Mobile Suit Gundam’s longstanding anti-war sentiments is the first lesson our overarching ‘Getting into Gundam Guide’ series hopes to impart on you, and it is by far more important than all the franchise’s cool shiny robots. The second? Mobile Suit Gundam and the name Yoshiyuki Tomino should be synonymous as he’s the man who created the entire series and imbued it with its inseparable post-war wish for peace.
After Yoshiyuki Tomino’s first big return to his darling creation, Turn A Gundam, finished up its run in 2000, he spent the next decade cutting compilation films for said series and the then 20-year-old Mobile Suit Zeta Gundam. Turn A utilized a comparatively artful approach compared to many of the Gundam anime, arguably representing Tomino’s ideal vision. Many thought he’d never direct another one, but 2014 saw the then 73-year-old return with Gundam Reconguista in G.
Taking place ‘after the end of the Universal Century’ (technically the far future of the original Mobile Suit Gundam but for all intents and purposes its own timeline), Gundam Reconguista in G acted as a place for Yoshiyuki Tomino to adventure into some new (for him) territory. Some of that territory does include space pirates, always a plus in our reviews.
The show centers around a good-hearted Capital Territory teen named Bellri who can, for some gosh darn reason, control the G-Self, a mysterious mobile suit only a fated few have the ability to pilot. Opposite him is an orange-haired lass named Aida, who’s been working with the space pirates for some time. The Pirate Corps (yes, they’re called that) essentially kidnap Bellri and his robot, but he decides to help them and their Amerian associated forces against the Capital.
If when reading the above as-stripped-down-as-we-could-make-it synopsis, you said to yourself, ‘hmm, sounds like this could become a mess’… boy howdy do we have news for you. The original Mobile Suit Gundam told a harrowing but elegantly conceived tale of war between The Earth Federation, maintainers of a status quo, and the space-based Zeon, reactionaries who act out of a desire for freedom.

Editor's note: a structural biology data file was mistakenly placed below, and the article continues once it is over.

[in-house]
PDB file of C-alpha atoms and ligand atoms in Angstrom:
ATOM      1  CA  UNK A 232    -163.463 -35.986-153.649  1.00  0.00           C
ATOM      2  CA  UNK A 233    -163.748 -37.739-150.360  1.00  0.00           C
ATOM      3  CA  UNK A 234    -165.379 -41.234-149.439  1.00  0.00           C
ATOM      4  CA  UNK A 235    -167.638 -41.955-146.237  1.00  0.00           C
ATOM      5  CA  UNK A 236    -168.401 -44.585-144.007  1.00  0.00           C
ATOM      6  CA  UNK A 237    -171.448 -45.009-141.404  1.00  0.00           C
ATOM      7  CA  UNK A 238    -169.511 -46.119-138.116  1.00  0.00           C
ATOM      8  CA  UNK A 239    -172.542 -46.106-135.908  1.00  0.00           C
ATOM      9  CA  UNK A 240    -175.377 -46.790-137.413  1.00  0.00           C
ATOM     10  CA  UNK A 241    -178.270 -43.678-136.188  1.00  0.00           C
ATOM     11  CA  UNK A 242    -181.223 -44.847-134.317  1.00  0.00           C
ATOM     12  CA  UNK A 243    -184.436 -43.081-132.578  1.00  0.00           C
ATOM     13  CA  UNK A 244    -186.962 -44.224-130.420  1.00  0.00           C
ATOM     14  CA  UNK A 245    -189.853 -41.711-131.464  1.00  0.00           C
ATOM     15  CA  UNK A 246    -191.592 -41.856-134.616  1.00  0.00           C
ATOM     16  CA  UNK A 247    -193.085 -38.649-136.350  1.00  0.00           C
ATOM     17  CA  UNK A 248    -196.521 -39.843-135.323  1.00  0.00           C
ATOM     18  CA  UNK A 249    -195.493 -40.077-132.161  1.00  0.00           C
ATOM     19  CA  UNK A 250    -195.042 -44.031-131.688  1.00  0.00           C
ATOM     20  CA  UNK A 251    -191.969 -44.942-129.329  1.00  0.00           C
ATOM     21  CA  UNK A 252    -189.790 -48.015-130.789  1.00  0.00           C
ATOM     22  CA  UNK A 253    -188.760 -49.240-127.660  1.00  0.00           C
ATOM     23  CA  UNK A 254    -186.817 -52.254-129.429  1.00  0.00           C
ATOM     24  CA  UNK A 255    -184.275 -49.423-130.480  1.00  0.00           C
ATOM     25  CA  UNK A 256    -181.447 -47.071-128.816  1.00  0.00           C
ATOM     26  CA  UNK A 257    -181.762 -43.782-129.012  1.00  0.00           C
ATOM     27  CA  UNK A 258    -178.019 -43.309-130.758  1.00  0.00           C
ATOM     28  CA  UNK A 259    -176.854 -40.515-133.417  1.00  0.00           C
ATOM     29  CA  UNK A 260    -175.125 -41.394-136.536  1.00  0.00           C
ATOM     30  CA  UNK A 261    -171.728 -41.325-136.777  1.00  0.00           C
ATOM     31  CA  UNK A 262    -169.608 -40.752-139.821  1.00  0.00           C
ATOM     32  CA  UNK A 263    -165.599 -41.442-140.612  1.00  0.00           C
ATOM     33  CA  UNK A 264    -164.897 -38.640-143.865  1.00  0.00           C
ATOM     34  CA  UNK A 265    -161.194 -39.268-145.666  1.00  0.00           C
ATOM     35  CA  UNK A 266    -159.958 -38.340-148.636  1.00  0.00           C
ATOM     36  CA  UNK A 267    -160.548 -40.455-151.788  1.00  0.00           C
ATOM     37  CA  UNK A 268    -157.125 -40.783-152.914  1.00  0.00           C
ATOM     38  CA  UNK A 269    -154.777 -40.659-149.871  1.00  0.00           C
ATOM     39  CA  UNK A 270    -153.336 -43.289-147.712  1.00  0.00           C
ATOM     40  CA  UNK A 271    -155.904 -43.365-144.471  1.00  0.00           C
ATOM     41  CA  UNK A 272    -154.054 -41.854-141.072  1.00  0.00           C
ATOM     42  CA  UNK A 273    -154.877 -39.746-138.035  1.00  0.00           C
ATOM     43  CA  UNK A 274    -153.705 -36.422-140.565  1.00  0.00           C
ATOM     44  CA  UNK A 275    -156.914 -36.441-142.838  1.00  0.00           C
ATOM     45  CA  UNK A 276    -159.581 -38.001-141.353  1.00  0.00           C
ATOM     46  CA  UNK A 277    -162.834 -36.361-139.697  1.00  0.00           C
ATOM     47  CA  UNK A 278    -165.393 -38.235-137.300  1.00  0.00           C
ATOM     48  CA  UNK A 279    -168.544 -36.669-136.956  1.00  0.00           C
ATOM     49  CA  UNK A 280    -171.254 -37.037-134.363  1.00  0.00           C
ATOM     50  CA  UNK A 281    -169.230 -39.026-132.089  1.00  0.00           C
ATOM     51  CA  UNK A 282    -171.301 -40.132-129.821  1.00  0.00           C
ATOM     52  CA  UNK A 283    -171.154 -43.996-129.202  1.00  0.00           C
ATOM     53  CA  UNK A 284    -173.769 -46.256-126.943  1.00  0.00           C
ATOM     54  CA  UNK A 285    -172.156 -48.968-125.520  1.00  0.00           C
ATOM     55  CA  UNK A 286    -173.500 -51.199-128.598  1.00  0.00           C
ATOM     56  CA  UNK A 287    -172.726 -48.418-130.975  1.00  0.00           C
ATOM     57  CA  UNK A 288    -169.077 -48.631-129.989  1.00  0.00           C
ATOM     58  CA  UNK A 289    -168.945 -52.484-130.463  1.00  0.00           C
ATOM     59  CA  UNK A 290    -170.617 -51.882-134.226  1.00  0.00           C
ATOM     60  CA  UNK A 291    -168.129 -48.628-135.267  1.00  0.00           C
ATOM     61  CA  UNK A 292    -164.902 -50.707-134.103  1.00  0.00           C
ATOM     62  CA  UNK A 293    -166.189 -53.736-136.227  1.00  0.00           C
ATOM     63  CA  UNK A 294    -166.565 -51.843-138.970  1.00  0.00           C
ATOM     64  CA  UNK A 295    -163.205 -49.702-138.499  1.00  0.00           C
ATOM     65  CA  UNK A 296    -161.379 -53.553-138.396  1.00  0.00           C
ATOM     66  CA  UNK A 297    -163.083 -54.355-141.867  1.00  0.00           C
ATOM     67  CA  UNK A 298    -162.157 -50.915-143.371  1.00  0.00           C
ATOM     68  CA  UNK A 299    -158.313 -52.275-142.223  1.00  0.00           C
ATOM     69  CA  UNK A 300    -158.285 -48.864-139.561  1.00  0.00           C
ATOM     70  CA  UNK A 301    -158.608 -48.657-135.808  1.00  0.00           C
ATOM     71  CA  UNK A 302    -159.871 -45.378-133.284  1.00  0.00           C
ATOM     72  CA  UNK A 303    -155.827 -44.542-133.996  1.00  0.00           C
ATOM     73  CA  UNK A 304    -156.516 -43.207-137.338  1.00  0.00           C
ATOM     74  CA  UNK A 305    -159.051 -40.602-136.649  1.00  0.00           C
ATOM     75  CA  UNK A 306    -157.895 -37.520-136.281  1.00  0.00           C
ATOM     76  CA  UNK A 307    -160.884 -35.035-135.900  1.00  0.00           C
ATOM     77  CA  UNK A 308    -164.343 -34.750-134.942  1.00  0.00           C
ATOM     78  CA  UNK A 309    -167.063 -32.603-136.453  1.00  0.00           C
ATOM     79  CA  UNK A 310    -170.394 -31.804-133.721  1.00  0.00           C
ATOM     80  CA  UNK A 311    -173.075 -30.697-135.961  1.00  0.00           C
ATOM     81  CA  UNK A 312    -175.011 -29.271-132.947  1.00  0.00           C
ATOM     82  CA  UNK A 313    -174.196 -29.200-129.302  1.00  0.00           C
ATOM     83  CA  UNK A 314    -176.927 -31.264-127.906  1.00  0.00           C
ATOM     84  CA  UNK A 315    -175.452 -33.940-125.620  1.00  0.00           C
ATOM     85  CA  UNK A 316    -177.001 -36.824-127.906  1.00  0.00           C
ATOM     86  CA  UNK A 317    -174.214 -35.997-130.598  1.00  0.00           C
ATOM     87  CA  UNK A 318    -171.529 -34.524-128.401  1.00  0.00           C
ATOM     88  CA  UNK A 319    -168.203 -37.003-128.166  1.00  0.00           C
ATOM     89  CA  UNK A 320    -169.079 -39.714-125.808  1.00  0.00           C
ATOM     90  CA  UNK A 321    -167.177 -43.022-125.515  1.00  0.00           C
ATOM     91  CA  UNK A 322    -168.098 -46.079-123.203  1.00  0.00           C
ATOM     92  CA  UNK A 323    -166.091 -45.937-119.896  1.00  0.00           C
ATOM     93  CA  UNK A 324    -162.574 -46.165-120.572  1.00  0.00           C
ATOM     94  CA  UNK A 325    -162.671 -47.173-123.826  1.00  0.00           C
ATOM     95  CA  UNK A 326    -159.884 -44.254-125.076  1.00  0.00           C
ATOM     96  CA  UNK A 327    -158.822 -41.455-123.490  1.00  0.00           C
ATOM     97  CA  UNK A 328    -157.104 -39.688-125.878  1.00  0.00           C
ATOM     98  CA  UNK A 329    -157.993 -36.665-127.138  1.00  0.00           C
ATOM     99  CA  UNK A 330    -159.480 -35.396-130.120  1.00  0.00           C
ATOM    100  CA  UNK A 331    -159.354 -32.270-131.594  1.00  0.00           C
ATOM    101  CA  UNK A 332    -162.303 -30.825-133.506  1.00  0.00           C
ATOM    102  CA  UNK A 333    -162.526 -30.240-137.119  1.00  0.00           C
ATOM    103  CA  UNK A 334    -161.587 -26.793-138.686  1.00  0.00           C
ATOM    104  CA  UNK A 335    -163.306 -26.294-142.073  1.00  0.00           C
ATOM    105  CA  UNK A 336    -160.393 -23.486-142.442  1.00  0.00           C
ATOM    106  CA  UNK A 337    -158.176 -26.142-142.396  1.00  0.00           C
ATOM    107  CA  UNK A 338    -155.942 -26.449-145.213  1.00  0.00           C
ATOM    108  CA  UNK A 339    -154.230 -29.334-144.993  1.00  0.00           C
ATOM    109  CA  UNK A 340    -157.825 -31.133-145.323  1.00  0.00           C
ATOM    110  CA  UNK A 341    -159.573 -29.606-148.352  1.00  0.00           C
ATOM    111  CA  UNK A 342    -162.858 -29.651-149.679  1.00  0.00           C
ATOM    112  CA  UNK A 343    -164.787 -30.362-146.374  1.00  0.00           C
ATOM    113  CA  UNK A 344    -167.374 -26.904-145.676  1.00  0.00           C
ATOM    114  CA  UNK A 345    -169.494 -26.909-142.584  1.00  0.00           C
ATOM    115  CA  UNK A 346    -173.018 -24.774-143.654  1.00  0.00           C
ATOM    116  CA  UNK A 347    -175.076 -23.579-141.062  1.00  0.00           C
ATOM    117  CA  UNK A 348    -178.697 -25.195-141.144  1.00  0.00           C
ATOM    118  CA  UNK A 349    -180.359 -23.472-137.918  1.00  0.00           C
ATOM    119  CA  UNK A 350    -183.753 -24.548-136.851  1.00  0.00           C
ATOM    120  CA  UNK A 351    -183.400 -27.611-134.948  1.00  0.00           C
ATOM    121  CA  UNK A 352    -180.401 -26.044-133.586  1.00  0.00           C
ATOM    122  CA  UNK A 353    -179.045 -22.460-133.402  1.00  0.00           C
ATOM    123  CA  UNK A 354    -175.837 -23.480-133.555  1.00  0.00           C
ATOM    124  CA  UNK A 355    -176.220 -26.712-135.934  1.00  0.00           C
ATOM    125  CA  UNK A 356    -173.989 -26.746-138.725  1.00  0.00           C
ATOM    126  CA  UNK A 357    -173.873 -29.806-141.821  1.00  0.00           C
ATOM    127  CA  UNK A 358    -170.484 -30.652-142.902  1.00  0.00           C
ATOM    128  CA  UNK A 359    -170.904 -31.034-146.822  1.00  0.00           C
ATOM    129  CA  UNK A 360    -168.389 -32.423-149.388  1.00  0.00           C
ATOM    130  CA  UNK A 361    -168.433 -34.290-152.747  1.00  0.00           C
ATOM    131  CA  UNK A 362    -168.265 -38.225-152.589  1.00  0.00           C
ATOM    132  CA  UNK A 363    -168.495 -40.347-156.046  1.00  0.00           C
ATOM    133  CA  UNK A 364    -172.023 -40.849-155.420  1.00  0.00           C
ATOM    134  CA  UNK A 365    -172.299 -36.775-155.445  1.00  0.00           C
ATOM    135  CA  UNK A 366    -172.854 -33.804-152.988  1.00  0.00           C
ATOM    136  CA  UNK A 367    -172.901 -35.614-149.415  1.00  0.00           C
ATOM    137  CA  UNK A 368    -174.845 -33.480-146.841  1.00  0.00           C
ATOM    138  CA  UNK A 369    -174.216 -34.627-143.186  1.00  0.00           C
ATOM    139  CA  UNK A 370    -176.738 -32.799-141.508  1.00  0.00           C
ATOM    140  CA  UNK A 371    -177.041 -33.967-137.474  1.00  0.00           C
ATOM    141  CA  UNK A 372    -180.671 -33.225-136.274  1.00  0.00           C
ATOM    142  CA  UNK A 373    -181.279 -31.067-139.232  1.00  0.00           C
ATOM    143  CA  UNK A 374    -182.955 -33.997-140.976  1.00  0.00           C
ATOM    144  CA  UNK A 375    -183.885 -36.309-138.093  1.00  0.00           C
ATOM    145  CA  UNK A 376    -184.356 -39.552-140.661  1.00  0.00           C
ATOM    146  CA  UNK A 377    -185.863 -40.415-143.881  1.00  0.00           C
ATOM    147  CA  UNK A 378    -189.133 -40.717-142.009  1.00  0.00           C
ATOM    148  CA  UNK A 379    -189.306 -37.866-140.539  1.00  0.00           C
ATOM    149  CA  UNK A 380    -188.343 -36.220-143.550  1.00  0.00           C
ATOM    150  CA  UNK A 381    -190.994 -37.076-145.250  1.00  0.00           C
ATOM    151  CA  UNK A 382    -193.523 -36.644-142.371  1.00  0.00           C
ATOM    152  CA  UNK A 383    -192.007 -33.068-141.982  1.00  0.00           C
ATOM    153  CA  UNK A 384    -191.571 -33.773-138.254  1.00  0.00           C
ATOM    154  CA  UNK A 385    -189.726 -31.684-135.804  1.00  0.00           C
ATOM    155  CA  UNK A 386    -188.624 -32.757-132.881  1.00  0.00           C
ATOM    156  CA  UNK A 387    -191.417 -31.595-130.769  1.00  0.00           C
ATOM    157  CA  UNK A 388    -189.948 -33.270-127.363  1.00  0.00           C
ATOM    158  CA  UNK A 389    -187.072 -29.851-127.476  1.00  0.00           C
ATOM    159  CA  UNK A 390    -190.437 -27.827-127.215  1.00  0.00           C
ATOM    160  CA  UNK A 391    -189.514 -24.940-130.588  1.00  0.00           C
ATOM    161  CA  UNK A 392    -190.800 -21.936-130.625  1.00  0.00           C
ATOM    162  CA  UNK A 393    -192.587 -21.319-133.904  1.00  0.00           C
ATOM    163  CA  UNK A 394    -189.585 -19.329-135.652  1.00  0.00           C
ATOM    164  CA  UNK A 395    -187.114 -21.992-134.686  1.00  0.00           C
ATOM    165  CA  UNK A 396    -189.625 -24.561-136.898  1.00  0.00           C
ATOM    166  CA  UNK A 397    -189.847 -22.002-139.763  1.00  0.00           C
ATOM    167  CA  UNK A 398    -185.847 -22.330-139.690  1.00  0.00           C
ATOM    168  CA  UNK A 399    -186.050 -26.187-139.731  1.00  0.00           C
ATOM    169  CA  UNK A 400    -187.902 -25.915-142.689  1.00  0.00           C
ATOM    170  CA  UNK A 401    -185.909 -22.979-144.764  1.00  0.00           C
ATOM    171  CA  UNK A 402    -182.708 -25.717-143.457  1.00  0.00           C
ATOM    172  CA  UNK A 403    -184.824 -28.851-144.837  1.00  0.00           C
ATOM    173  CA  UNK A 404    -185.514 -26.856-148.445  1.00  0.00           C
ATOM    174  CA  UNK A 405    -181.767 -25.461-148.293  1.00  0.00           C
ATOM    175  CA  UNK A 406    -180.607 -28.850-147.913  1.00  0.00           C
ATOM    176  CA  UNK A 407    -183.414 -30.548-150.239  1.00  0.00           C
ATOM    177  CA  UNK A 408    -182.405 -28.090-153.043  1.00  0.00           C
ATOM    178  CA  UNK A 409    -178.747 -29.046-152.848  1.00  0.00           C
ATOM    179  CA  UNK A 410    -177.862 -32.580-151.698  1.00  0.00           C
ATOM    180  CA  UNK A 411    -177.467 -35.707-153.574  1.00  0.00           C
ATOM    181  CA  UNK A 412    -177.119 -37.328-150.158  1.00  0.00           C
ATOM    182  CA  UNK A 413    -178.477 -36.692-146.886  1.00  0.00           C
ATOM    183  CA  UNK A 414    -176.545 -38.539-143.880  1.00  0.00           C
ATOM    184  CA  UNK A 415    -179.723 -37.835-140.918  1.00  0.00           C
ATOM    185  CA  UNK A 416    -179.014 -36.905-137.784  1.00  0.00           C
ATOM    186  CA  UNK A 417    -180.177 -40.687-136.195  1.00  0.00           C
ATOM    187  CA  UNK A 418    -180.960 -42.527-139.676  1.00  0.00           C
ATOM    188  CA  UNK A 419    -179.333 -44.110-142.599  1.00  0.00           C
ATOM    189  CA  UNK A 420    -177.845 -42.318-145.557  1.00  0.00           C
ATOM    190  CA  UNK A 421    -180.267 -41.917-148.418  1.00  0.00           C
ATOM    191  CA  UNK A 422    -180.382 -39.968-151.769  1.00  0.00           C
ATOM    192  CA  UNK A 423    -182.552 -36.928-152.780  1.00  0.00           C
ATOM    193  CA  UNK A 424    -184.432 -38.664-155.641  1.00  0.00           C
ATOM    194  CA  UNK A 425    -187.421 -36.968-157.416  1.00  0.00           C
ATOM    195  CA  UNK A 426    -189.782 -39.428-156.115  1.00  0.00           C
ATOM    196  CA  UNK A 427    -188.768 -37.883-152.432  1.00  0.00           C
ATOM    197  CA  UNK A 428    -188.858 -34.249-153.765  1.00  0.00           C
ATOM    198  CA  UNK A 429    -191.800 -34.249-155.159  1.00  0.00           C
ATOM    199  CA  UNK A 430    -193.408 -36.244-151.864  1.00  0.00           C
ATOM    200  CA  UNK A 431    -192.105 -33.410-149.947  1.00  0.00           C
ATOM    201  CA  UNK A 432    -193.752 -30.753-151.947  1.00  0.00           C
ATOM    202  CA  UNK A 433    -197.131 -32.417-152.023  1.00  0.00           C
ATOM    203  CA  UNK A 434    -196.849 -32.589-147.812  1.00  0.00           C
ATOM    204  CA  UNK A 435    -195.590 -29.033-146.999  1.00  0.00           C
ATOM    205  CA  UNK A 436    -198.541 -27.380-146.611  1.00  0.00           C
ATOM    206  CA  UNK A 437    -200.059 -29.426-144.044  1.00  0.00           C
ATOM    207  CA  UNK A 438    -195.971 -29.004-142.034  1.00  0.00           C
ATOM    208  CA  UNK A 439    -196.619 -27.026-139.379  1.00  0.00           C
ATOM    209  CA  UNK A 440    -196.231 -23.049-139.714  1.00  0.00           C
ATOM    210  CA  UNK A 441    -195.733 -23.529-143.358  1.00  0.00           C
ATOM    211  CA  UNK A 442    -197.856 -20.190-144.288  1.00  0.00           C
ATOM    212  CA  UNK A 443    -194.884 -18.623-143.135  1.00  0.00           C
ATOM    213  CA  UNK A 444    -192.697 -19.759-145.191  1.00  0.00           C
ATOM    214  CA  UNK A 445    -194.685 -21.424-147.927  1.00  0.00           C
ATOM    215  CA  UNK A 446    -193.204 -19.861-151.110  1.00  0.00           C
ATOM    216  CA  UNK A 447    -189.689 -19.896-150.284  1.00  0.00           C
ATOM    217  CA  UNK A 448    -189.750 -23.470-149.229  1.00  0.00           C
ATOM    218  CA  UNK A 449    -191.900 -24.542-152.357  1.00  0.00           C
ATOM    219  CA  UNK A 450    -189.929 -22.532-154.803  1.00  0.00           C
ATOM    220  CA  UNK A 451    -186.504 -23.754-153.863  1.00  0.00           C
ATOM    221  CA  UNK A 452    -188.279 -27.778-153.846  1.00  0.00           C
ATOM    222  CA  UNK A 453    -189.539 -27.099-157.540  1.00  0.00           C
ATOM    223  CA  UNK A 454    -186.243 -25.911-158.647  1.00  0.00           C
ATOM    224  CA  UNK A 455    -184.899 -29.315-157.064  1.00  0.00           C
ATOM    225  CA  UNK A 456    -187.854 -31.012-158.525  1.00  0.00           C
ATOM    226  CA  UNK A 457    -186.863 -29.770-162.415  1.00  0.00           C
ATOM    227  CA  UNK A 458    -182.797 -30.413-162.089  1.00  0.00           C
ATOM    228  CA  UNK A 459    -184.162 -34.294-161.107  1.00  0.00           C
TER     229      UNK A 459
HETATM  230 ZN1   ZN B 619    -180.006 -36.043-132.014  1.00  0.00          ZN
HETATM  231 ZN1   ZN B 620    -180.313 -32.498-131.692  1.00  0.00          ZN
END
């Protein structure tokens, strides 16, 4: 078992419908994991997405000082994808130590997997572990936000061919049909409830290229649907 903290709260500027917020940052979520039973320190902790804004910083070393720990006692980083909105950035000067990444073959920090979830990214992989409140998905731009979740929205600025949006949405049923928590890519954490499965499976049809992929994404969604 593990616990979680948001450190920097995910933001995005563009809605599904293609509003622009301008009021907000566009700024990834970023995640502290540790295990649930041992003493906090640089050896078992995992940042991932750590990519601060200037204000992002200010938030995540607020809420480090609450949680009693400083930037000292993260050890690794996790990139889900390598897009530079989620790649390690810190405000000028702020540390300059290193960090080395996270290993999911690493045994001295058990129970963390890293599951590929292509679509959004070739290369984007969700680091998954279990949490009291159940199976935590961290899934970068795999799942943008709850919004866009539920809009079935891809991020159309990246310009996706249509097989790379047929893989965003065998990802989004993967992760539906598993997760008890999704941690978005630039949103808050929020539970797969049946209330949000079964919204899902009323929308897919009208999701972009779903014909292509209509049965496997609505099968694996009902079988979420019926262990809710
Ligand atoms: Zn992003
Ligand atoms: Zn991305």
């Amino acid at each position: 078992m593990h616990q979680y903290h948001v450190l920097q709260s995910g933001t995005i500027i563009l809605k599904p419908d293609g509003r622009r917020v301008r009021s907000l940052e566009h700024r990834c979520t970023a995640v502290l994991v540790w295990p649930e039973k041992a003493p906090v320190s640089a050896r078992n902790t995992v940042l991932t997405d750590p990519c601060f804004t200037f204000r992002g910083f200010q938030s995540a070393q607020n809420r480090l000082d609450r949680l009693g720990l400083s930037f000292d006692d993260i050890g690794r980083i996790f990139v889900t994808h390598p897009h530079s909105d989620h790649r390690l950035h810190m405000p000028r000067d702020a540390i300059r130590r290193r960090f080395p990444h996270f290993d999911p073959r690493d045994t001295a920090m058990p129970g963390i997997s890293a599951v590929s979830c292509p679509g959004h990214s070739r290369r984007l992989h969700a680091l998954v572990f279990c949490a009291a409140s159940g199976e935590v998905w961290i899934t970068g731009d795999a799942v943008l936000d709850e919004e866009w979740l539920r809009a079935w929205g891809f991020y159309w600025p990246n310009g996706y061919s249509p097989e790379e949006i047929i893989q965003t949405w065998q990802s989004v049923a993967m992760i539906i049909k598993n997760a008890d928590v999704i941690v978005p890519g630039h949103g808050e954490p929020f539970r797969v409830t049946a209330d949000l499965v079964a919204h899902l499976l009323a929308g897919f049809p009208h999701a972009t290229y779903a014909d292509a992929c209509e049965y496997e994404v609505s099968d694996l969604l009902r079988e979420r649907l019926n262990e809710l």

Tomino couldn’t quite successfully replicate the tension and richness of his original fictional organizations, a tale that resulted in incredible anime for generations. Despite his best intentions, and even attempting to incorporate an active oppressed race element into Gundam Reconguista In G’s narrative web, the Capital Territory and Amerian conflict, even with its space pirates, fails to hit the mark.
Between the stilted, unnatural dialogue that would have felt stale back in the 80s and a fairly incomprehensible series of events, Reconguista couldn’t connect to its audience on an emotional level at the time of release.
Looking back on Gundam Reconguista In G seven years later though, one can appreciate more of what Yoshiyuki Tomino tried to do and what he did straight up get right. For starters, Reconguista in G is beautiful through and through. Tomino convinced Sunrise to entirely hand-animate a whole ton of gorgeous, visually dynamic mech action, making it at least look better than Gundam Unicorn.
We love Akira Yasuda’s design for the G-Self, with its sky-blue paint and many round edges successfully making it distinct from the hundreds of other Gundams. Most well known for their work on Eureka Seven, Kenichi Yoshida’s character designs were all extremely fresh, making every shot a visual delight. Heck, even some of that stilted dialogue in retrospect comes across as poetic and theatrical, even when bordering on gibberish.
Seven years later and Yoshiyuki Tomino’s back doing what he likes to do best: Cutting compilation films. Gundam Reconguista in G is, at the time of writing, two out of five planned compilation films deep with COVID having pushed back production.
Cut the nearly octogenarian a break! He didn’t revolutionize anime just for smart-asses like us to knock on his later-career efforts, even though Reconguista in G won’t go down as one of the highlights of the franchise. Fans do generally say the original Gundam’s comp films exceed the original, so Reconguista’s second-life may at least bump it up the list.
Gundam Reconguista in G’s available on Blu-ray from Nozomi Entertainment.